The real failure: Teachers' best efforts are thwarted when parents don't do their part
There are plenty of teachers in the Wayne County School District who care about the children they teach -- and who go beyond the call of duty to come up with ways to reach those who are facing learning challenges or other obstacles to receiving an education.
They succeed often, but they fail, too. And while, for some, the reason their methods do not produce results might be laziness or a lack of effort on the teacher's part, in most cases, it is exactly the opposite.
There is a reality that few people seem to want to face these days -- and it is really evident if you look around -- there are more and more parents these days who do not offer their children the role modeling and support they need to make it in the world.
And the determining factor, although the vast majority of at-risk children often come from poverty, is not money.
There are plenty of families whose income might not be at the top of the chart, but who teach their children responsibility, respect and the difference between right and wrong. They push them to do their best and require them to adhere to standards of behavior and a work ethic. They understand that it is not how much money you have, but what kind of person you are that determines if you will make it in this world.
There are plenty of people who say that you cannot make it in this world unless you come from money -- and plenty of examples of people who could defy that definition. They made it through education, hard work and looking for opportunities to learn and to grow as a person. They are honest, hard-working and determined to make better lives for themselves and their children. They take pride in what they do -- whatever they do -- and they do it well.
They see public assistance as a crutch, and although they might struggle, they do not teach their children that a future can be made with a government check. They model honesty and responsibility not shortcuts and cheating.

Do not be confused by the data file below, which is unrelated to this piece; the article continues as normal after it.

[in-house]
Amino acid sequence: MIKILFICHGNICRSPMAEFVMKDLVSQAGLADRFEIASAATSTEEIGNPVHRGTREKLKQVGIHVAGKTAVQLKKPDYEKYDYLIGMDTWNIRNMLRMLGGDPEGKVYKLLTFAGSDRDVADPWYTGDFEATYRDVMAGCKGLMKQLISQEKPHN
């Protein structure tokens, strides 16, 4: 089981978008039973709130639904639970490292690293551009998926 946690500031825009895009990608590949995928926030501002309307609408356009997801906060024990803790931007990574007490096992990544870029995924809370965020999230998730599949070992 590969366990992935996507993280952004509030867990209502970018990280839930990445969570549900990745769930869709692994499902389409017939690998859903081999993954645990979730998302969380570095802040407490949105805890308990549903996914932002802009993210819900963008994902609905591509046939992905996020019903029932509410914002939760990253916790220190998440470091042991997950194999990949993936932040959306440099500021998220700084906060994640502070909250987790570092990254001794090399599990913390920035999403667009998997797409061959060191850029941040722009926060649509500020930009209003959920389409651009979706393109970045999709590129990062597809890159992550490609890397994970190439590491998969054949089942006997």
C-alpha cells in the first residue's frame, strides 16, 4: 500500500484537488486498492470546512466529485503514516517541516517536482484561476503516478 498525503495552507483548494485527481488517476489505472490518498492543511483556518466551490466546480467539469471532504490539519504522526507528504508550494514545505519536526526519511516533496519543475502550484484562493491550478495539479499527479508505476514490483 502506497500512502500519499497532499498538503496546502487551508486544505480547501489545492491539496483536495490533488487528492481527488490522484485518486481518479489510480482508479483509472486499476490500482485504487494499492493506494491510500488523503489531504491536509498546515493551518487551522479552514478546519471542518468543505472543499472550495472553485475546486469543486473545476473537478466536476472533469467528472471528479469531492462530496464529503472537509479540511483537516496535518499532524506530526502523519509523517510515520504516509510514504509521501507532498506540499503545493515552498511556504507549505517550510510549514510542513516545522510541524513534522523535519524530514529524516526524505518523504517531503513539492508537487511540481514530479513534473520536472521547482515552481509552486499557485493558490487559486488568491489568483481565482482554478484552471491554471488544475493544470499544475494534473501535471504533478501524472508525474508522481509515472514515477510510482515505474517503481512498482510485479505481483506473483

And then there are the others.
They see public assistance as a money-making scheme. They have no interest in getting off welfare and they model behavior for their children that suggests that it is a lucrative way to spend their adulthood. They could care less about their children's progress in school -- and they do not care if they graduate from high school.
They are the ones whose children are out late on school nights and who do not care enough to watch with whom their children associate or what they are doing with their free time.
They are not the iron-fisted mothers and fathers and no-nonsense grandparents who make sure their children toe the line. They are much too immersed in their own existence for that. They would no more read a story than they would go to a parent-teacher conference.
And they are the reason their children are failing.
A teacher can offer the tools to learn and can encourage a young person to dream of a future. They can test, evaluate and create interesting and innovative lesson plans. They can demand quality work and cheerlead until they are blue in the face about the doors an education opens and the rewards of hard work.
But in the end, what matters is what the child does with the information and the inspiration -- and if they are supported in those efforts by the people they love and count on.
So while every teacher would like to be able to say he or she could turn every child around, that is unrealistic -- even if there are more than a few educators who do not let the daunting odds stop them.
And until we figure out how to hold parents more accountable and to support these children the other 16 hours of their day when they are not at school, they will continue to slip through the cracks, no matter how many teachers we label as "poor performers."
There is no easy answer to this problem, no matter what others might tell you.
And until those in positions of authority acknowledge that, and quit beating around the bush about the real challenges these children face, you will not see more graduating seniors and more children interested in learning.
And that is the truth.
Published in Editorials on July 1, 2011 10:39 AM